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Cultural Ecosystem Services

This category contains 6 posts

“A different perspective” in the Greenspace Information for Greater London (GiGL) online magazine

The following piece was written for the GiGLer, the newsletter of Greenspace information for Greater London (GiGL).  In this (very) short piece, I’m explaining the approach that we use at ExCiteS to understand ecology, environmental volunteering and what knowledge we can extract by using environmental data collected by citizens. Thanks to the data collections provided by GiGL, … Continue reading

Extreme Citizen Science at the Chico Vive Conference

Thursday, April 10 The Chico Vive Conference was held in Washington DC between April 4-6, and it aimed at bringing together grassroots activists, NGOs, students, engaged scholars, applied scientists, policy makers, journalists and others to discuss the development of the global grassroots environmental movement in the 25 years since environmental activist Chico Mendes’s death. Chico Mendes … Continue reading

A taste of possibilities – Extreme Citizen Science on the ground in the Democratic Republic of the Congo

As I write this blog update I am sat at a junction on the forest road, where the Moabi project field team and I (see my previous blog post for details) are staying in a hotel, of sorts, in Equateur province, Democratic Republic of the Congo (DRC). The facilities are basic but comfortable – we … Continue reading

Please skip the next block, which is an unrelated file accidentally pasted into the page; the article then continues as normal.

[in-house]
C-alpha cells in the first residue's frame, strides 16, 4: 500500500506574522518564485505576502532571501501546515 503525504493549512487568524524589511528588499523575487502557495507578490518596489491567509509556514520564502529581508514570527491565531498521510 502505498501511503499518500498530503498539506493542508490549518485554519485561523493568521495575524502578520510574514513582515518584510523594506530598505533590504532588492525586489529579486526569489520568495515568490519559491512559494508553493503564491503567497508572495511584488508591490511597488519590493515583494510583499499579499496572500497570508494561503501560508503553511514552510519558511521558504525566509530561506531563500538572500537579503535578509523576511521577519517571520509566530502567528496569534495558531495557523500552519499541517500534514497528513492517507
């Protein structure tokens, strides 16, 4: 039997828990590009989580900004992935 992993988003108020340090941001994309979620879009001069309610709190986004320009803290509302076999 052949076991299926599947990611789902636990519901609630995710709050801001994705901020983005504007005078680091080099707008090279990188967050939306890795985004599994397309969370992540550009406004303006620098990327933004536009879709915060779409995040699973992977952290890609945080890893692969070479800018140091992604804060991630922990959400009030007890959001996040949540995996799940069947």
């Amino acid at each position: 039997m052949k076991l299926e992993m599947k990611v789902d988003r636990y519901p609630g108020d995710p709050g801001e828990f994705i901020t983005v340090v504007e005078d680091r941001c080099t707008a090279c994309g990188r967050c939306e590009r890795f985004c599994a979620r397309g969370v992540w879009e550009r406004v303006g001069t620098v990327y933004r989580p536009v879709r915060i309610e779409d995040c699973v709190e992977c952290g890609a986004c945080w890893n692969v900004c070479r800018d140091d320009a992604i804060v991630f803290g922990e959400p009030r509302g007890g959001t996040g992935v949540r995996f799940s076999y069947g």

Training with the Moabi project and partners, DRC

Having returned to Kinshasa, capital of the Democratic Republic of the Congo, for one night before departing for the forest tomorrow, I thought I’d take the opportunity of having a brief window of Internet access to blog a bit about what I’m doing out in the proverbial “heart of darkness” and how it’s all going. … Continue reading

On more -diversity on the agenda for Cultural Ecosystem Services research and practice. A personal take on the cultural ecosystem services conference in Exeter (1-2 July 2013).

The conference on Cultural Ecosystem Services (CES) in Exeter (1-2 July) was a very interesting event brilliantly managed and organized by Dr Robert Fish and Prof Michael Winter from the Politics department of the University of Exeter and by Prof Andrew Church from the University of Brighton and nicely supported by the ecosystem services knowledge network, … Continue reading

Does citizen science by itself provide an evidence for cultural ecosystem services?

While designing an interdisciplinary PhD research project I am exploring different domains. From one hand I am focusing on the state-of-the-art of citizen science for ecological research and from the other hand I am reading about the conceptual frameworks that have been developed to convey environmental knowledge in policy relevant way. I came across a … Continue reading

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